How Split-Testing Our Opt-In Form Increased Our Conversion Rate by 102.2%

increase conversion rate

I’ll admit it… when I design opt-in forms, I’m confident that my form converts well.

It’s simple really. Make a compelling offer, demonstrate social proof, and ask for action, and bam! Instant subscribers.

Well, the other day, I discovered that my system was flawed.

When Opt-In Form Best Practices Fail

Social proof, as coined by Robert Cialdini, is persuasive because people often look to others before pulling the trigger on a decision.

So, when you create an opt-in form, offering up social proof is a best-practice because people assume “other people did it, I might as well too.”

However, when we tested our sidebar opt-in form with split-testing software, we noticed something strange… Social proof hurt our conversion rate.

As far as I knew, Social Proof was a sure-fire persuasion tactic for everything other than romantic desire. I was wrong.

Warning: I’m going to take you behind the scenes of the DIYthemes split-test. The rest of this article is different from what you’re used to reading here on the Thesis Blog, but I’m sure you’ll find it interesting.

The DIYthemes Opt-In Form Split-Test

To test these different forms, I used¬†Visual Website Optimizer split testing software (aff link). It’s great split-testing software, and extremely easy to use. Now on to the results.

We used three different variations of our sidebar opt-in form. See them below, and click each one to enlarge:

As you can see, the control (the left), variation 2 (the middle), and variation 1 (the right) are all very similar, but they had markedly different results.

Figure 1: Control, Variation 2, and Variation 1 respectively. Click the image to enlarge.

Before we hop into the data, let me share my thought process behind these small changes.

In both variation 1 and variation 2, I changed “Get Free Email Updates” to “Get Email Updates (it’s Free)” because I figured that including (it’s Free) at the end would make it more visible.

Then, on variation 2, I decided to cut the social proof text completely, whereas on variation 1, I left it in tact.

I should have tested an opt-in form with the social proof below the submit button, instead of above the opt-in form. We’ll do that another time, so be sure to sign up free email updates here.

The Results of the DIYthemes Opt-In Form Split-Test

As you can see in the chart below, both variation 1 and the control performed rather poorly. However, variation 2 did extremely well.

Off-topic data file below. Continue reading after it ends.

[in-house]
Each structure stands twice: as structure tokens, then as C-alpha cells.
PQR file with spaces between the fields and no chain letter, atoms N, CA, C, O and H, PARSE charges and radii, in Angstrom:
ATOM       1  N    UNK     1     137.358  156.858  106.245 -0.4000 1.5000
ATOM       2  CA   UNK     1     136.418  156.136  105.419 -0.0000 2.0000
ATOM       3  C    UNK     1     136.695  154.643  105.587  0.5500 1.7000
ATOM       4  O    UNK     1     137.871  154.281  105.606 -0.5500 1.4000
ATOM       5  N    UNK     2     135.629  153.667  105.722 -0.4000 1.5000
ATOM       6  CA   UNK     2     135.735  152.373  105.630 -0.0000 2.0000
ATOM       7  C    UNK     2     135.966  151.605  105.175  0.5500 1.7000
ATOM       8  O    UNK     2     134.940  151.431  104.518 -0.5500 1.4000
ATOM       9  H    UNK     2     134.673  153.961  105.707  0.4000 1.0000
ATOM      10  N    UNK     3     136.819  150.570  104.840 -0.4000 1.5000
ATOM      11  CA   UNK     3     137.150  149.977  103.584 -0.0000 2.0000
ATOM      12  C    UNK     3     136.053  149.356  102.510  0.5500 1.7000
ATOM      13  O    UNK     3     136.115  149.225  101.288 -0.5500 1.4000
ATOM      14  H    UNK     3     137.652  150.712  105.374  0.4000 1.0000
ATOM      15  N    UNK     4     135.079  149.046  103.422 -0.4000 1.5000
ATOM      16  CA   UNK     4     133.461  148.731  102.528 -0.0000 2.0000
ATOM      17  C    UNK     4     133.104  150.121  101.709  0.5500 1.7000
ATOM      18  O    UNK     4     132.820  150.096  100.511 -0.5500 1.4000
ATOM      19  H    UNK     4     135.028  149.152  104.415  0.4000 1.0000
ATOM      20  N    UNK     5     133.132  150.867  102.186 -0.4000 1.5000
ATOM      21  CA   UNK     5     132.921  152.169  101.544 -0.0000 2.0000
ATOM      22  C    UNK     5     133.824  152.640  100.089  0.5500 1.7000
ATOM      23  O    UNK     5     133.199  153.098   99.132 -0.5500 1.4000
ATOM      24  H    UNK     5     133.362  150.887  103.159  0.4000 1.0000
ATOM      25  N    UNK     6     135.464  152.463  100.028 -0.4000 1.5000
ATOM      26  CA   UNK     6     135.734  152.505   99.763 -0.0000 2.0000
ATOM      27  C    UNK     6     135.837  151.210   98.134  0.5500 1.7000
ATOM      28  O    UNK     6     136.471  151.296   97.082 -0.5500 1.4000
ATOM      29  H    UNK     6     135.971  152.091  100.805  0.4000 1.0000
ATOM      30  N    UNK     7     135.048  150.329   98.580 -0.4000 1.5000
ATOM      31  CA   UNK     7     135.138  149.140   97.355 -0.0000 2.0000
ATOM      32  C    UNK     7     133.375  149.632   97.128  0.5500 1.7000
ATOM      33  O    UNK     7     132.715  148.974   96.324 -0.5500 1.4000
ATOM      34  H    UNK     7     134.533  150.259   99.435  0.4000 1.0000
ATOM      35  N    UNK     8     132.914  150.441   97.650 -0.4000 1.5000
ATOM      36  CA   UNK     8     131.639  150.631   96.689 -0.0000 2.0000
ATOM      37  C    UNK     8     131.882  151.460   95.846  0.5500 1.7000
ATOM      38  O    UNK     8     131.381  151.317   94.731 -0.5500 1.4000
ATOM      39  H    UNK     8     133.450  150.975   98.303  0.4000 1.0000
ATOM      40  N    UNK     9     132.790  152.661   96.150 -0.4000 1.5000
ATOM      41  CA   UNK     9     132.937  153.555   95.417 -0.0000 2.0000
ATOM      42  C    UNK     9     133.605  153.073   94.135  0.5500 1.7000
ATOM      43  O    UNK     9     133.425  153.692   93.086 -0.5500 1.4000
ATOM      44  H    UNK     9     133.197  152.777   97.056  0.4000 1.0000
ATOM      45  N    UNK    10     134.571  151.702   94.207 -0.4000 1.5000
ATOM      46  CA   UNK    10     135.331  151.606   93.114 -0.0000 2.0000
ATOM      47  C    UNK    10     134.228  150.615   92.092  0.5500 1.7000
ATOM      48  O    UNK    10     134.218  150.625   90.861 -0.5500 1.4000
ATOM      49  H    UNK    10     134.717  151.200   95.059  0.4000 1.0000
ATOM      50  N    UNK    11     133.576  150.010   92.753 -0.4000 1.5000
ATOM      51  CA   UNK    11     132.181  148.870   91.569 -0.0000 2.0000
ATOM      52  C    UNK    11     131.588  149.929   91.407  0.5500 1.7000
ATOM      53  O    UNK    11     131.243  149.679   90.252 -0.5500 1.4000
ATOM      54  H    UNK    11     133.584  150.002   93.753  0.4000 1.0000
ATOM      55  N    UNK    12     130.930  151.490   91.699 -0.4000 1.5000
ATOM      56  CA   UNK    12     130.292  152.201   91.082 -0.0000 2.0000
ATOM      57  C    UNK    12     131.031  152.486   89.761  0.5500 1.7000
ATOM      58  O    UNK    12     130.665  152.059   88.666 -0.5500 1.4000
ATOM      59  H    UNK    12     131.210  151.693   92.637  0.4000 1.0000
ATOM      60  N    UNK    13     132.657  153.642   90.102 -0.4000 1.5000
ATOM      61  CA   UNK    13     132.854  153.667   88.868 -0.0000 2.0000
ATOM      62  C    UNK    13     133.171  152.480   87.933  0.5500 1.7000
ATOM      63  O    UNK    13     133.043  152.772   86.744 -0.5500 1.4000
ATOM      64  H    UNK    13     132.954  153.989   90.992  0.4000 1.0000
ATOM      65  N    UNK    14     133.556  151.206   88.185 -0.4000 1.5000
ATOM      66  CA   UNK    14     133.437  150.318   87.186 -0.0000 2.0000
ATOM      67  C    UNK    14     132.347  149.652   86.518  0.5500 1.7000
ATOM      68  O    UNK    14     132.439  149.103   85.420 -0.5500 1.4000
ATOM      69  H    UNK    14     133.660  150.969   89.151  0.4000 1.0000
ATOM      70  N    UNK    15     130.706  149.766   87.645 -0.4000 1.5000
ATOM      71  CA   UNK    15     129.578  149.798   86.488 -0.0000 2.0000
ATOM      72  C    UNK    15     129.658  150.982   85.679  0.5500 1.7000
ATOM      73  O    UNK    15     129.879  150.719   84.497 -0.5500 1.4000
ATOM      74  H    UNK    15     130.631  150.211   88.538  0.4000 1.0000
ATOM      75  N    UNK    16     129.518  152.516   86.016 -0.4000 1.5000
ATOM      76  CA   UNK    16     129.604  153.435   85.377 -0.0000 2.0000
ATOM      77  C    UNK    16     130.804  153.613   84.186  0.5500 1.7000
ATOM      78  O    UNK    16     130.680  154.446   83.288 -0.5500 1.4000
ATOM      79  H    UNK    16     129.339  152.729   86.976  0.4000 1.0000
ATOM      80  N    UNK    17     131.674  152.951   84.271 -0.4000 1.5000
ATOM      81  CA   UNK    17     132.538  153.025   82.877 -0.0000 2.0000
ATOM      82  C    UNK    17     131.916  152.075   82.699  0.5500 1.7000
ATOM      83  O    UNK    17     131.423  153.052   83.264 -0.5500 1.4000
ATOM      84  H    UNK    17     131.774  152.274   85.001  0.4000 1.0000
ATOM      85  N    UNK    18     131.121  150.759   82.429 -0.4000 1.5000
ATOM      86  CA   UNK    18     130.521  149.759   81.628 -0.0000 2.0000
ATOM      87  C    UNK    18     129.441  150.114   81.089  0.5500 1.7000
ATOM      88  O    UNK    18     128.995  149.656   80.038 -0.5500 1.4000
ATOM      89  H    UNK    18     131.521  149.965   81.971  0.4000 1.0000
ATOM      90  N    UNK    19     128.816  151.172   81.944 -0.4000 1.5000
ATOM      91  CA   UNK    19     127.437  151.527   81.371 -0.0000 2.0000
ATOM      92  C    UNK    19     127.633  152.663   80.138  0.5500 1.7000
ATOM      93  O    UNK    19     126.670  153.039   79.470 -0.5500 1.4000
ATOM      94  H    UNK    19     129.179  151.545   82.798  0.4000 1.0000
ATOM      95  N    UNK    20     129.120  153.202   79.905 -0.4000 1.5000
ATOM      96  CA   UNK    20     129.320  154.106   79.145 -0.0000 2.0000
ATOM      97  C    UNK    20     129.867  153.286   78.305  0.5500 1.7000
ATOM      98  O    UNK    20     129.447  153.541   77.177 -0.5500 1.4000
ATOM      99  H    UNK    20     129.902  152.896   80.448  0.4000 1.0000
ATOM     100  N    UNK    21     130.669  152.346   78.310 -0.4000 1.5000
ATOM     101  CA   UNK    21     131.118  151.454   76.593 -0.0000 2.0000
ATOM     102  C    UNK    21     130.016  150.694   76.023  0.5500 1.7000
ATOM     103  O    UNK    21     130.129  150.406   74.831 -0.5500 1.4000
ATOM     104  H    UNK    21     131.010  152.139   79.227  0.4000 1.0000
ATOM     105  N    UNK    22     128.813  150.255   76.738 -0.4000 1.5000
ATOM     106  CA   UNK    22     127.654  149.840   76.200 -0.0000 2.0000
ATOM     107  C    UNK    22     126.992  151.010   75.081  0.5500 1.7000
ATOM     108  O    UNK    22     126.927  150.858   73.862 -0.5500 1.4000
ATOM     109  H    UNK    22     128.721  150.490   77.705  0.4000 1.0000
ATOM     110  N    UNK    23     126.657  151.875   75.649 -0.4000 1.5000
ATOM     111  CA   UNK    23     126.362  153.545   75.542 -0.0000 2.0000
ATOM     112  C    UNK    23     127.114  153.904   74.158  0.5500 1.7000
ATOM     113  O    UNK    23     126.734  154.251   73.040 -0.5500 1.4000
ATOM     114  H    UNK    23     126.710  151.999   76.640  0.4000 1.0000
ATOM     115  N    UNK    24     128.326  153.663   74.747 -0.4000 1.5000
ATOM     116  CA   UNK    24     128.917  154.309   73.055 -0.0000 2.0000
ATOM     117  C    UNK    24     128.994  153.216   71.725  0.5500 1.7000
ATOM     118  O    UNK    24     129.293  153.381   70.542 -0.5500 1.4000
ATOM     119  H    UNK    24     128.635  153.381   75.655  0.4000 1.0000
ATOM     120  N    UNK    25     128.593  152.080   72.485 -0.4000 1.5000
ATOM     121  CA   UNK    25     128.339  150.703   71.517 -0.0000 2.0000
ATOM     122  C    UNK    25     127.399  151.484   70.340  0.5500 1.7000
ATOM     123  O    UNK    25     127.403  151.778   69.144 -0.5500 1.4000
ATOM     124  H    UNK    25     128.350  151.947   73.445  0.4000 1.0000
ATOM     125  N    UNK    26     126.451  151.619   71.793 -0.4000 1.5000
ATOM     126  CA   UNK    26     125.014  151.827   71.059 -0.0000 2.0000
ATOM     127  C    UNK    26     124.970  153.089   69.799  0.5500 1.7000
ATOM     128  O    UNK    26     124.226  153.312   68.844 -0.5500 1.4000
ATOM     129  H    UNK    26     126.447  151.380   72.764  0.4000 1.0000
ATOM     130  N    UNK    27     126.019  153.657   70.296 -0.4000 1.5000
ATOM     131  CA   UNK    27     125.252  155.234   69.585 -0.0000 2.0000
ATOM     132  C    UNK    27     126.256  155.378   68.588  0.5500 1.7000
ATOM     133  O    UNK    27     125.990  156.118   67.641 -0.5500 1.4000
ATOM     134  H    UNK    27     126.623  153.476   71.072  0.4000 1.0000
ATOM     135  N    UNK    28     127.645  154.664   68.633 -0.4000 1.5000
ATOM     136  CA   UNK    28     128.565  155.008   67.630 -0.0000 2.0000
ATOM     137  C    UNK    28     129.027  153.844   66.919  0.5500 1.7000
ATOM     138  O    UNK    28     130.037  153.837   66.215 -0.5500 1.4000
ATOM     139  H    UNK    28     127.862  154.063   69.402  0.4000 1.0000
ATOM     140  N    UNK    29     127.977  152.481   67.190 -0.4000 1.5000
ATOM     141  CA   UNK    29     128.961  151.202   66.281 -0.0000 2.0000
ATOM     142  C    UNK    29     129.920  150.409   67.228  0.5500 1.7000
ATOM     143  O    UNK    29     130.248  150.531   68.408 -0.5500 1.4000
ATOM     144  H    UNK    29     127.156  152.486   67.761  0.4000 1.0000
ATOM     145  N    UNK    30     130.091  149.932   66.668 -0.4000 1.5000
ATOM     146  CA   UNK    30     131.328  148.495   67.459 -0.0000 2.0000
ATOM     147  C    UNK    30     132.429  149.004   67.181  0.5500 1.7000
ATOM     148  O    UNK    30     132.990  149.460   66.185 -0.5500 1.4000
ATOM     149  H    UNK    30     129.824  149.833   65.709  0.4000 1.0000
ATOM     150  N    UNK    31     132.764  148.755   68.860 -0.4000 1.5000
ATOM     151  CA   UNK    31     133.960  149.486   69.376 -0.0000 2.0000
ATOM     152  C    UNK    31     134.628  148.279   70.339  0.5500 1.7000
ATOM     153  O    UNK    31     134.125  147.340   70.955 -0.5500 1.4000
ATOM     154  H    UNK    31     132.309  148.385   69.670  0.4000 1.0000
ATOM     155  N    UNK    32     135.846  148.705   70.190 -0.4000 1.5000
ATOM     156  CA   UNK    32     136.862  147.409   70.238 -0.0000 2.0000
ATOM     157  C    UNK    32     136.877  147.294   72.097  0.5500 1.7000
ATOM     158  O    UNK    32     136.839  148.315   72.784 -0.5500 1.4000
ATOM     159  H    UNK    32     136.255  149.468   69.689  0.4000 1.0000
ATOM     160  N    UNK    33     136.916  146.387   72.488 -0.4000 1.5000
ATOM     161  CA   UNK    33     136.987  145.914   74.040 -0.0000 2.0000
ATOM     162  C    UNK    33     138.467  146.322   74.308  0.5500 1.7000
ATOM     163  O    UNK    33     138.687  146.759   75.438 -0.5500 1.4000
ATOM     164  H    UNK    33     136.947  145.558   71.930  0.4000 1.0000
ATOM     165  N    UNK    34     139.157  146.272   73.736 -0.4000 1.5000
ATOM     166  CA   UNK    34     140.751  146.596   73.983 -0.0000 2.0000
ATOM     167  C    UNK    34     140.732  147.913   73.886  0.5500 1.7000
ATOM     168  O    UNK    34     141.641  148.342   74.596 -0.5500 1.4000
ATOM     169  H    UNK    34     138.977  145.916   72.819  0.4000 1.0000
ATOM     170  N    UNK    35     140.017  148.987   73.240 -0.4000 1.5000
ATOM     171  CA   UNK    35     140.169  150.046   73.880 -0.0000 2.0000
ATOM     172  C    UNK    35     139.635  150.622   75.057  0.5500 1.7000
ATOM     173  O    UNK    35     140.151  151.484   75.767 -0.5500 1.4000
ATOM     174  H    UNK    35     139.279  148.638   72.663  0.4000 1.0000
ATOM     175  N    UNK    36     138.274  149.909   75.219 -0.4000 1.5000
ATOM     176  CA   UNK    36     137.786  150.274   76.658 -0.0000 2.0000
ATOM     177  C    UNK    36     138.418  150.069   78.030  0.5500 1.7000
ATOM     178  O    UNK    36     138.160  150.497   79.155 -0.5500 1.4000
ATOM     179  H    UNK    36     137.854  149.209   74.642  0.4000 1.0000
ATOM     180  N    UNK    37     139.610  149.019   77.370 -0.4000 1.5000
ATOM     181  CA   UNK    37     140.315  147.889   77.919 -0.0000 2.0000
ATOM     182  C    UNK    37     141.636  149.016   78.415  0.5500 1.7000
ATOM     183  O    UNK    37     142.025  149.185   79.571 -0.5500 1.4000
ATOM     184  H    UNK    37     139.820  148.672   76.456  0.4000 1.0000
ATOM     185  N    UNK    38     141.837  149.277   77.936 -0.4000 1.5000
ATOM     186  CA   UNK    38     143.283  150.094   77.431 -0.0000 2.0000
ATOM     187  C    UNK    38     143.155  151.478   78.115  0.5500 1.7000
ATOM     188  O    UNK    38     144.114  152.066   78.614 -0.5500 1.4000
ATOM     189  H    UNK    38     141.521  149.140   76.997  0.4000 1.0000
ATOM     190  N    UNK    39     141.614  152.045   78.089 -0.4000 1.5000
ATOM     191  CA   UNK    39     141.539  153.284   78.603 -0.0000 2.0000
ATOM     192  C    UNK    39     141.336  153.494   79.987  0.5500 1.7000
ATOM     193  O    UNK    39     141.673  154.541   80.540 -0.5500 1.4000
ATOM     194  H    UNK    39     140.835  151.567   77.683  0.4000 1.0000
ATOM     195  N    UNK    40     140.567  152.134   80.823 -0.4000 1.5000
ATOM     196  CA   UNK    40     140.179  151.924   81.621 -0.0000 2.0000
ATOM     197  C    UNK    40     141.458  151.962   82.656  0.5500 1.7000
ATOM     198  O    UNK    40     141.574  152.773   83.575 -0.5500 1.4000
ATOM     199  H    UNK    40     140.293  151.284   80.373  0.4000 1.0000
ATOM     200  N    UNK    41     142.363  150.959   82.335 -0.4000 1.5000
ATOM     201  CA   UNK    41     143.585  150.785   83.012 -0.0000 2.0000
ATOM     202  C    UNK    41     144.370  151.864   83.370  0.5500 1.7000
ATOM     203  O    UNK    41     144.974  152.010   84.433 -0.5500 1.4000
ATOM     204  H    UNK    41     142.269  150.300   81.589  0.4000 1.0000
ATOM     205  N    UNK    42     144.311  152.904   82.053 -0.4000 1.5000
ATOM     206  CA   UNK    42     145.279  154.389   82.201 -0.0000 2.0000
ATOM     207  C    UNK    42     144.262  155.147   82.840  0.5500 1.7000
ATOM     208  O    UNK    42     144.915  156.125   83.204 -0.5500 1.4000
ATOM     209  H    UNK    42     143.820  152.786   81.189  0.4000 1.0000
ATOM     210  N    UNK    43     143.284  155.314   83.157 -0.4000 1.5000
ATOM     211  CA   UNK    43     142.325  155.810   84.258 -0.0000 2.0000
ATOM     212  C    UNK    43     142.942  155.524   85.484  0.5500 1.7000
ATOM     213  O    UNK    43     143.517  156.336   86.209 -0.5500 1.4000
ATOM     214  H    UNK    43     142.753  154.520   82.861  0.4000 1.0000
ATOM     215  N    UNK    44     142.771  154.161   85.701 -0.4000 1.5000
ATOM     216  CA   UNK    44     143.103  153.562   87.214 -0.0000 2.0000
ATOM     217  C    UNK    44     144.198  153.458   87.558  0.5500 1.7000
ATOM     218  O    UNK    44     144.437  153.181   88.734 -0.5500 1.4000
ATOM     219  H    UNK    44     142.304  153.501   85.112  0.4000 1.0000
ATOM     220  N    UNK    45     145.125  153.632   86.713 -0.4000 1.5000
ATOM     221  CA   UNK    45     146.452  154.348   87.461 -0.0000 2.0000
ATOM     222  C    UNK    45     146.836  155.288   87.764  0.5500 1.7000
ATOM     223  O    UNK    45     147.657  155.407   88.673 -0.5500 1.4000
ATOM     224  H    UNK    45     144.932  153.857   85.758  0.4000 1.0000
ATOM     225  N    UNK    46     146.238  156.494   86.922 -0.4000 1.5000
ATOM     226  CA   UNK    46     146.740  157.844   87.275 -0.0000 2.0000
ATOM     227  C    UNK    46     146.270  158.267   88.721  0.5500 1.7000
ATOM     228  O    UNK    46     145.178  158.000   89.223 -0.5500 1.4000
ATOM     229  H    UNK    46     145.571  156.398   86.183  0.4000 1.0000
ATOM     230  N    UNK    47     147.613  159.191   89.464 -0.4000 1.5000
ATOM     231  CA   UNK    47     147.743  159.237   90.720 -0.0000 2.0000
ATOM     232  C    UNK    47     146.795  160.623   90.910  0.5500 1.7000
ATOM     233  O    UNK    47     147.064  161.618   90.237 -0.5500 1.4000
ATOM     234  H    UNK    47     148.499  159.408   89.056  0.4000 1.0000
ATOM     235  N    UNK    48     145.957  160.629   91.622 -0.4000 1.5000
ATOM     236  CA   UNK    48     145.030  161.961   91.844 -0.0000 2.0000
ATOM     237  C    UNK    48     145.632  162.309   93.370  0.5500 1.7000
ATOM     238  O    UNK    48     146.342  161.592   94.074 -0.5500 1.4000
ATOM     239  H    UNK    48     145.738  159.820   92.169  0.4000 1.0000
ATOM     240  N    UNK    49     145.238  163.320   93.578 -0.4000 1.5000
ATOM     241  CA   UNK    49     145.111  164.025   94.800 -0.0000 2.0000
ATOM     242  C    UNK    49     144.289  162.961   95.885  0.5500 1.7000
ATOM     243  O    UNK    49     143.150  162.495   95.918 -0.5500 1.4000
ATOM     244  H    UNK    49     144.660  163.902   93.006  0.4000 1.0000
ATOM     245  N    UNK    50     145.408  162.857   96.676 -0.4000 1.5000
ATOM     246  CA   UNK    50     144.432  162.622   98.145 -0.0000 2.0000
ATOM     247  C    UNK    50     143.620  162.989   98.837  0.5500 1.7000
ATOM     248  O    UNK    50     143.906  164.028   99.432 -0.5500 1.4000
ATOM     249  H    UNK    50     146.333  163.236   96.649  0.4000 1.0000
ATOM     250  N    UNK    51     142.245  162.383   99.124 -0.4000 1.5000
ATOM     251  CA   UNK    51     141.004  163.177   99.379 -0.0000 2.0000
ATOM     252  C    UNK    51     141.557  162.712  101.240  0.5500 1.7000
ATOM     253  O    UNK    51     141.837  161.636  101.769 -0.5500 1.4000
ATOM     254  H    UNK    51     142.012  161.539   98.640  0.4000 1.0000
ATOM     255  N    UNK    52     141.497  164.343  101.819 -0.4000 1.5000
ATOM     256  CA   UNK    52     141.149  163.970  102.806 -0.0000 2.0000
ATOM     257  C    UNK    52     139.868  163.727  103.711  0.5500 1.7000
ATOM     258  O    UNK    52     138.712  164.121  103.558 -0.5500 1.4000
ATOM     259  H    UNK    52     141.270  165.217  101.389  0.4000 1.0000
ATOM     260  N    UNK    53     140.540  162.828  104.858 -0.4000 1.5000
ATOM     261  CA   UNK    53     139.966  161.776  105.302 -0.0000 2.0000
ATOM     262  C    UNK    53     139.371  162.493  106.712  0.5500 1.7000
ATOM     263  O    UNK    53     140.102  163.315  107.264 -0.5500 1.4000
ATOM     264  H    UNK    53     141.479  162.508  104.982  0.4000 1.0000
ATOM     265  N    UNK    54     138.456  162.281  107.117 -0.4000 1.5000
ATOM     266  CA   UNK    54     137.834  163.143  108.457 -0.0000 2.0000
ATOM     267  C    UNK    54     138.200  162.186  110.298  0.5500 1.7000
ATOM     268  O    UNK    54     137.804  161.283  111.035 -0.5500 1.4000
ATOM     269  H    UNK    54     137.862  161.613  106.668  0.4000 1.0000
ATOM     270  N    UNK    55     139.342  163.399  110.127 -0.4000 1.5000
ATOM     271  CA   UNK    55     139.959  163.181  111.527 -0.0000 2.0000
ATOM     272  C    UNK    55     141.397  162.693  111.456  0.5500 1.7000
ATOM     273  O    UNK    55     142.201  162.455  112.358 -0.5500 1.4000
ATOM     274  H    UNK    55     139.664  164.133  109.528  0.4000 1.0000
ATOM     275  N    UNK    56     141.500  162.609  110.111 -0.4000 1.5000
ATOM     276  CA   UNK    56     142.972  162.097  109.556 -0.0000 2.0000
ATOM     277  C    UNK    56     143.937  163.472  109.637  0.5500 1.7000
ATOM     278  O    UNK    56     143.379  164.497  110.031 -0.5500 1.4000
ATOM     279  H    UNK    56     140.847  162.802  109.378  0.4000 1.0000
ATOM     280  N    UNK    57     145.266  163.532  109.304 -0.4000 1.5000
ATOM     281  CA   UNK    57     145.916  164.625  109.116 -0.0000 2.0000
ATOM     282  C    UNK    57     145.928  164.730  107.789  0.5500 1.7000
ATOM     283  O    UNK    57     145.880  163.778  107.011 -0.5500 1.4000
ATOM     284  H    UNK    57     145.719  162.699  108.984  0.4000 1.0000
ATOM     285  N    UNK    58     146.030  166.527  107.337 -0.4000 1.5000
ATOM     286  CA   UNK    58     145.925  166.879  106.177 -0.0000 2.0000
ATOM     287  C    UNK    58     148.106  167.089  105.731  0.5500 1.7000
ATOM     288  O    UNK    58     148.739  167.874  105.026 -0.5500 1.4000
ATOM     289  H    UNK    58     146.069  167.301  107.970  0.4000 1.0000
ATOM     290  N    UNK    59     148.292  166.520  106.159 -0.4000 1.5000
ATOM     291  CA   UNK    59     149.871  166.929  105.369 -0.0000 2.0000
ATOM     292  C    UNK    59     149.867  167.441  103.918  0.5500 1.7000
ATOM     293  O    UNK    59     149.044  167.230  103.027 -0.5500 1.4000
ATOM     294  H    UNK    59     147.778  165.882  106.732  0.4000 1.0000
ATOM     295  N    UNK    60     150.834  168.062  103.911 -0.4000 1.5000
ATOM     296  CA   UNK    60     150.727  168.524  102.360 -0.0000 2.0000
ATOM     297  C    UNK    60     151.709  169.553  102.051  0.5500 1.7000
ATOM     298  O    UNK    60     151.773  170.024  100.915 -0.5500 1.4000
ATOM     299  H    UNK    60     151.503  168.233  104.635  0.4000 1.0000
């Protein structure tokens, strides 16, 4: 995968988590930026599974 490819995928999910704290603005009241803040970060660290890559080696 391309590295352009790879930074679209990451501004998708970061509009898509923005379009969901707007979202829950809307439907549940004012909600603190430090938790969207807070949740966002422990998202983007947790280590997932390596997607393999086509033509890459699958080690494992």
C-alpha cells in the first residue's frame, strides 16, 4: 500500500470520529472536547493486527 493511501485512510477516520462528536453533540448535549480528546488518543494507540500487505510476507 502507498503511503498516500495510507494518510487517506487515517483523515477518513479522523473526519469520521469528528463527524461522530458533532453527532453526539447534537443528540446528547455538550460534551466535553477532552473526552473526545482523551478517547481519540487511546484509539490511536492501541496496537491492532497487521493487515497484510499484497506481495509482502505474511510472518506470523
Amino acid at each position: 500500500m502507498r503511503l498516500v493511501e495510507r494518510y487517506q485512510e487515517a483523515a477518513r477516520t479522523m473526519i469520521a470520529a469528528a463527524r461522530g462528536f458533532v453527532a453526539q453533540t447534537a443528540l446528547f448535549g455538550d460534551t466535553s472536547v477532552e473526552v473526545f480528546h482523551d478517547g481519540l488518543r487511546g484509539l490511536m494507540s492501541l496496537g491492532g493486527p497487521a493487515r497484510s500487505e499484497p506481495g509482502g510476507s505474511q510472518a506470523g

Opt-in-form conversion graphFigure 2: See how Variation 2 improved over time?

When you split-test conversion rates, there’s always that chance that luck played a factor in your test. To prevent that, I tested this with 2,068 visits, and the split was as follows:

  • Control – 793
  • Variation 1 – 549 (I disabled this early because it performed so poorly)
  • Variation 2 – 736

In the end, Visual Website Optimizer predicted that Variation 2 would beat the control 95% of the time, and the final conversion rates were as follows:

  • Control – 1%
  • Variation 1 – 0.9%
  • Variation 2 – 2%

Yes, you’re seeing that right. Removing Social Proof increased the conversion rate of our sidebar opt-in form by 102.2%. (it’s greater than 100% because of a decimal)

Thinks about it…¬†Sure, we may have only increased our conversion rate by 1%. However, when you’re working with hundreds of thousands of visitors, that’s potentially 1,000s of emails.

Why Did Social Proof Fail Here?

That’s a tough question, and I can’t answer that with certainty until I conduct more tests. However, my gut suggests that including a social proof message above the email sign-up form hurts conversions because it interrupts your visitors.

Additionally, the social proof may give readers a reason not to subscribe. Even though our numbers are respectable (almost 15,000), that may not be compelling enough for people.

Going forward, I’m going to conduct another test where I show the social proof below the submit button and see what happens.

What do you think? Why did social proof hurt conversions? Do you have any ideas on what I should test next?

About the author: Derek Halpern ran marketing at DIYthemes, and is the founder of Social Triggers. To get more tips on how to be confident, sign up to his list here.